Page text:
• We ask what would you expect of those media on just relatively uncontroversial, guided-free market assumptions? And when you look at them you find a number of major factors determining what their products are. These are what we call the filters, so one of them, for example, is ownership. Who owns them? The major agenda-setting media-after all, what are they? As institutions in the society, what are they? Well, in the first place they are major corporations, in fact huge corporations. Furthermore, they are integrated with and sometimes owned by even larger corporations, conglomerates — so, for example, by Westinghouse and G.E. and so on.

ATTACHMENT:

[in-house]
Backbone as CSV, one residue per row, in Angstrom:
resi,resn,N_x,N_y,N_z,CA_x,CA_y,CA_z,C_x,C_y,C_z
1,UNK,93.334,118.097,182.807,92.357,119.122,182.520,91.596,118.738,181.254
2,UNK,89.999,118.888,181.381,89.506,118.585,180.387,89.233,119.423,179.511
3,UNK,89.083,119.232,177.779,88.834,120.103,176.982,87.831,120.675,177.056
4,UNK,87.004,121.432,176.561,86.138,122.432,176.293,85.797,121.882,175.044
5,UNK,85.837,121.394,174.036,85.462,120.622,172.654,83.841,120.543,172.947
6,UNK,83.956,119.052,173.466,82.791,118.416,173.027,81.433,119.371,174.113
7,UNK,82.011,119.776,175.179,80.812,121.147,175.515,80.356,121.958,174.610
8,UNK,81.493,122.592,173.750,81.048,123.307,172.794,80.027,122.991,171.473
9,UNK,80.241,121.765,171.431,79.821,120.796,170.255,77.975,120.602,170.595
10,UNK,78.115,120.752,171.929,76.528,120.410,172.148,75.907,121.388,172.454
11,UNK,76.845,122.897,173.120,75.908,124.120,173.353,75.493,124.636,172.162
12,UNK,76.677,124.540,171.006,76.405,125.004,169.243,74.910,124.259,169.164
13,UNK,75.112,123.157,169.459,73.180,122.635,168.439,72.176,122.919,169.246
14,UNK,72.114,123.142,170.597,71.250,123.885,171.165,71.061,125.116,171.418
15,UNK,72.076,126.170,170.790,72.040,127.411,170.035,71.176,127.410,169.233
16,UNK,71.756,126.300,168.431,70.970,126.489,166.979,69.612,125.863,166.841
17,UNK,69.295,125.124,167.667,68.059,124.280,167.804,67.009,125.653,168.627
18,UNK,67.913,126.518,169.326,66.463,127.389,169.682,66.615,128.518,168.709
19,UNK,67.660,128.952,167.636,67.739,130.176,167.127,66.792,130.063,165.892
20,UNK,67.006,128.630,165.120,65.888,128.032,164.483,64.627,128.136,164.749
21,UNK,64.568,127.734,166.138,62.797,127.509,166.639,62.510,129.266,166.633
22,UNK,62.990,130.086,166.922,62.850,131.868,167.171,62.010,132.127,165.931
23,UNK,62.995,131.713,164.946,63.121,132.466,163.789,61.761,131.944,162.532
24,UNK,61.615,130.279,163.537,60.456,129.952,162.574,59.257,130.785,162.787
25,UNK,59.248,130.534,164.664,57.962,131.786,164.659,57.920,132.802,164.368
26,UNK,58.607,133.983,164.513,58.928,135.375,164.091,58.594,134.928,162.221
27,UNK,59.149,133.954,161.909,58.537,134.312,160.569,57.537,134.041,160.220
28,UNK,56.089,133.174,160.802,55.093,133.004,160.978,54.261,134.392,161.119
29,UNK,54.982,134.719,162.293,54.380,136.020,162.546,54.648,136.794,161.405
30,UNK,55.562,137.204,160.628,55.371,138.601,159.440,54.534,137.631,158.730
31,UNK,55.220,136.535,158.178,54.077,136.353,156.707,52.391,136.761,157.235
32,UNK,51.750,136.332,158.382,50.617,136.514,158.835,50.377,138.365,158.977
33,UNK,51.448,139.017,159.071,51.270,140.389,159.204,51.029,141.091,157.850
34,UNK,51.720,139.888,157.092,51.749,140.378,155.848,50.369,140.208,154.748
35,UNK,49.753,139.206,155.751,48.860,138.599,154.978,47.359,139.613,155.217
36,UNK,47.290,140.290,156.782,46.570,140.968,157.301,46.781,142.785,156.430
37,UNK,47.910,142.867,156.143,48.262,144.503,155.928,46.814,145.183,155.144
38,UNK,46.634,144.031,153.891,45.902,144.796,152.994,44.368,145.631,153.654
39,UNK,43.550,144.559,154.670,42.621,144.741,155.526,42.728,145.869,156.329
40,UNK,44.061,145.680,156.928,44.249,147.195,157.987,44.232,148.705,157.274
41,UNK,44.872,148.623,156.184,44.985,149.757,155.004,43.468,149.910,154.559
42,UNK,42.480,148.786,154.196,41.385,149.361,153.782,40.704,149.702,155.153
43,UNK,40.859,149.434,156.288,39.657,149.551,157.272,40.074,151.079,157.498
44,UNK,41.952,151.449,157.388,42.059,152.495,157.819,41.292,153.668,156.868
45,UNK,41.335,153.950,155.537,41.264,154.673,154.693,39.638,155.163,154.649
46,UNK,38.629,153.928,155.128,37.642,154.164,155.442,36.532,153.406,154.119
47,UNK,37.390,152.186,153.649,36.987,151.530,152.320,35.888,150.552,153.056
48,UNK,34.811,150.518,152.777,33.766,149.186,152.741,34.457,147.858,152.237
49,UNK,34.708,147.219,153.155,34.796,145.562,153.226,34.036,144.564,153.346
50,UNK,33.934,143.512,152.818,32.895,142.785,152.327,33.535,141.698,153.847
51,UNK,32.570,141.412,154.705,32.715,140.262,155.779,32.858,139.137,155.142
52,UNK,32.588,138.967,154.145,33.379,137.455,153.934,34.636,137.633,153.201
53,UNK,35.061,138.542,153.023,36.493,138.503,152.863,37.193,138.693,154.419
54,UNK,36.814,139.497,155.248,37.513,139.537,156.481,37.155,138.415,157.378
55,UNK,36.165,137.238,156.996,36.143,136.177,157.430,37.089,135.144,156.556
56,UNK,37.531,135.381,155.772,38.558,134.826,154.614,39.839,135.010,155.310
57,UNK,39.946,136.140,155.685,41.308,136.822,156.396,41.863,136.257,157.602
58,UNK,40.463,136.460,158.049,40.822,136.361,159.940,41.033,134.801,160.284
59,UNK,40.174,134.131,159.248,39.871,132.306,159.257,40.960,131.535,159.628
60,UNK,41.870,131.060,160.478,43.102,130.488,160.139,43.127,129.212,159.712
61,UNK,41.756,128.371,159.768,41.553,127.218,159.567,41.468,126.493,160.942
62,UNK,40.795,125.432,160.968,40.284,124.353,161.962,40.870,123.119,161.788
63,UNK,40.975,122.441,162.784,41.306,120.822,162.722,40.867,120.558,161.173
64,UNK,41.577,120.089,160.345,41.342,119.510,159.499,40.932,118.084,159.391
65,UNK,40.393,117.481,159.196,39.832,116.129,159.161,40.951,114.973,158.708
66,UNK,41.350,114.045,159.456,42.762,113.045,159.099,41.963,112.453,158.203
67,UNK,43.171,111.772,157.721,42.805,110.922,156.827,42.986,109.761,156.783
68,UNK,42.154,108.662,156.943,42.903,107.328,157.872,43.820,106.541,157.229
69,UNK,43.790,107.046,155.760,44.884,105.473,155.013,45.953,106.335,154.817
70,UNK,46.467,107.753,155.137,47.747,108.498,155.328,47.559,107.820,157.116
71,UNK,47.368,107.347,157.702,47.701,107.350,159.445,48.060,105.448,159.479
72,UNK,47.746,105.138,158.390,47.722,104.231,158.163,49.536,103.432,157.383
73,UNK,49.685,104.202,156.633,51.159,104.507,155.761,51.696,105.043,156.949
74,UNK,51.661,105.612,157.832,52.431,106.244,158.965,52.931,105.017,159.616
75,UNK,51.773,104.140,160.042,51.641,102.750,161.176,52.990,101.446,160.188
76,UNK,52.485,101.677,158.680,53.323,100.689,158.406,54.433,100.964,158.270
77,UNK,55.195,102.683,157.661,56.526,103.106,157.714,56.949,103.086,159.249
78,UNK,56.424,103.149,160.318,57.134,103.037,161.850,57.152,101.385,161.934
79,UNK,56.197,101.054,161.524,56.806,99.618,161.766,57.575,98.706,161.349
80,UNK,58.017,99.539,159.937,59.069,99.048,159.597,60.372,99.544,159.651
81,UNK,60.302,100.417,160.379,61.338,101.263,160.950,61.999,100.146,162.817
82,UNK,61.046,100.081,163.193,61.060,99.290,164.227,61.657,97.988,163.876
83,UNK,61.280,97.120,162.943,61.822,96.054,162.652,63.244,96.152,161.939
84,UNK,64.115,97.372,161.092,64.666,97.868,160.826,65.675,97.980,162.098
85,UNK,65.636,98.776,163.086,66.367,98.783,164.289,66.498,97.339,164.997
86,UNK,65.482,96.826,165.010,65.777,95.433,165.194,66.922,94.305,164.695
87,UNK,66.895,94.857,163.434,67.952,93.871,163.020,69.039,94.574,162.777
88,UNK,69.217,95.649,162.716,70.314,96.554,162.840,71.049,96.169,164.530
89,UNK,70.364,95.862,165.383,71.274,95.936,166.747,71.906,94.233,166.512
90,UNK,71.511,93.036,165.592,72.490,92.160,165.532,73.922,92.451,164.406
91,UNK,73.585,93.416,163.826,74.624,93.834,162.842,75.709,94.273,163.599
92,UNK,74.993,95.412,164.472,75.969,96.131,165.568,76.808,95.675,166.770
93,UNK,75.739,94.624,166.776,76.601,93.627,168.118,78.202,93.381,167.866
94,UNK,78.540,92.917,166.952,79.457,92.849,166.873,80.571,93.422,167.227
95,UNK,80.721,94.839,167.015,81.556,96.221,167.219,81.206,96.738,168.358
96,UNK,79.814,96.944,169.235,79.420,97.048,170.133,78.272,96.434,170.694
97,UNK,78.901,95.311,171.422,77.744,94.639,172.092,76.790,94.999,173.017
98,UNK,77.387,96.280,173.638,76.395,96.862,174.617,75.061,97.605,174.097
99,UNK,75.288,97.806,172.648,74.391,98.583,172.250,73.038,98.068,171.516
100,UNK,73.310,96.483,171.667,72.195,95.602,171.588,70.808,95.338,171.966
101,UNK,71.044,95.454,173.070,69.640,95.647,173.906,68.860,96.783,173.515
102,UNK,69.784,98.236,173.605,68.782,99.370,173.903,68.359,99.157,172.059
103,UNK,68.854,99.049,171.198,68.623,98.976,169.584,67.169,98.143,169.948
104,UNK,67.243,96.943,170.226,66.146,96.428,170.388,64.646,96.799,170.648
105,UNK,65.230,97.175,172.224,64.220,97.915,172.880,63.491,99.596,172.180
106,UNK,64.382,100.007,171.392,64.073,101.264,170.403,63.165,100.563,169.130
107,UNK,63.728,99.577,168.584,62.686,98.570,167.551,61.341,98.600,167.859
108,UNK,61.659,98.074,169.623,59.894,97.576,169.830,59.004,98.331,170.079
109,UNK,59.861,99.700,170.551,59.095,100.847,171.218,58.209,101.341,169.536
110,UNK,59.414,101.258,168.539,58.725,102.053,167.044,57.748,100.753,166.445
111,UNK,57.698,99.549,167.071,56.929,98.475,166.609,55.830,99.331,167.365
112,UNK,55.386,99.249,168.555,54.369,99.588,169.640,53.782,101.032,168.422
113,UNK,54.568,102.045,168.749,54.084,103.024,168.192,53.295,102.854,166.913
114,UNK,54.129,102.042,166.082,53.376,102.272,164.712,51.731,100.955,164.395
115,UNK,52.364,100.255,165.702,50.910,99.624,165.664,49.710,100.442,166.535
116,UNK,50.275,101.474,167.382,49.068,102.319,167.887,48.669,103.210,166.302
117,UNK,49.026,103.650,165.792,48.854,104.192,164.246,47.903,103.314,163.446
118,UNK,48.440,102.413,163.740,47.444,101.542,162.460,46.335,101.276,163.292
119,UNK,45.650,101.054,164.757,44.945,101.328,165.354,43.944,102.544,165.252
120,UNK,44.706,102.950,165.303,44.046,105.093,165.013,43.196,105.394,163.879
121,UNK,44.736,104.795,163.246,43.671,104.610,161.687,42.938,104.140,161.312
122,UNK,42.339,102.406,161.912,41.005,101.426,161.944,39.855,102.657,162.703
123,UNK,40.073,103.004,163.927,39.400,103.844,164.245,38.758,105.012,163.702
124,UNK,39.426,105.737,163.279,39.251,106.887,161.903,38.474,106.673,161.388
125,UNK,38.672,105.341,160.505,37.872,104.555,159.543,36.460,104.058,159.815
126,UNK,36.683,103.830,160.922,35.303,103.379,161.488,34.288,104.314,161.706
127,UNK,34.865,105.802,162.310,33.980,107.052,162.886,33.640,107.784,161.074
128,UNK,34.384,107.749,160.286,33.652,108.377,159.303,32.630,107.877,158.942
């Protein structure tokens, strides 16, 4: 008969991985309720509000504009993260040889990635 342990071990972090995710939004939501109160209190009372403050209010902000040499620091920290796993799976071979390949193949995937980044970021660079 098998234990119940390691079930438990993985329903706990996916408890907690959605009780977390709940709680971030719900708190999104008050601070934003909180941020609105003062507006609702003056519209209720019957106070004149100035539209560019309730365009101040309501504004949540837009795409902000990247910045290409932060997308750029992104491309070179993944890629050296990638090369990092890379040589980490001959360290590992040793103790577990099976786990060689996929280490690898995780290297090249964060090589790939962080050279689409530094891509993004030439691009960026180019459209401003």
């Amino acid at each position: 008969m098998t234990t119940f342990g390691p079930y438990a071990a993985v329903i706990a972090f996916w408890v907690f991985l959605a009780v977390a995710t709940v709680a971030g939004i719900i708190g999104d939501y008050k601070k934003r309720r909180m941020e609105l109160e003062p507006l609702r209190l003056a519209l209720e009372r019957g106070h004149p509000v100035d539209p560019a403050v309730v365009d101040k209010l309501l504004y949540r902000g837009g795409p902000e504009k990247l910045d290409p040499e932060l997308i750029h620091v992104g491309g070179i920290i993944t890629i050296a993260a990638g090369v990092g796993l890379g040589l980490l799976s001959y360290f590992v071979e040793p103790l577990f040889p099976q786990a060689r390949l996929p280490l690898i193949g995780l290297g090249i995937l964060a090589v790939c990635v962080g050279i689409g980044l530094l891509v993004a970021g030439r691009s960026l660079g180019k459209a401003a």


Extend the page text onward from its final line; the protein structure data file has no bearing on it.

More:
• [Student:] What I wanted to know was how, specifically, the elites control the media- what I mean is- [Chomsky:] It’s like asking: How do the elites control General Motors? Well, why isn’t that a question? I mean, General Motors is an institution of the elites…So what we have in the first place is major corporations which are parts of even bigger conglomerates. Now, like any other corporation, they have a product which they sell to a market. The market is advertisers-that is, other businesses. What keeps the media functioning is not the audience. They make money from their advertisers. And remember, we’re talking about the elite media. So they’re trying to sell a good product, a product which raises advertising rates. And ask your friends in the advertising industry. That means that they want to adjust their audience to the more elite and affluent audience. That raises advertising rates. So what you have is institutions, corporations, big corporations, that are selling relatively privileged audiences to other businesses. Well, what point of view would you expect to come out of this? I mean without any further assumptions, what yodd predict is that what comes out is a picture of the world, a perception of the world, that satisfies the needs and the interests and the perceptions of the sellers, the buyers and the product. Now there are many other factors that press in the same direction. If people try to enter the system who don’t have that point of view they’re likely to be excluded somewhere along the way. After all, no institution is going to happily design a mechanism to self-destruct. It’s not the way institutions function. So they’ll work to exclude or marginalize or eliminate dissenting voices or alternative perspectives and so on because they’re dysfunctional, they’re dysfunctional to the institution itself.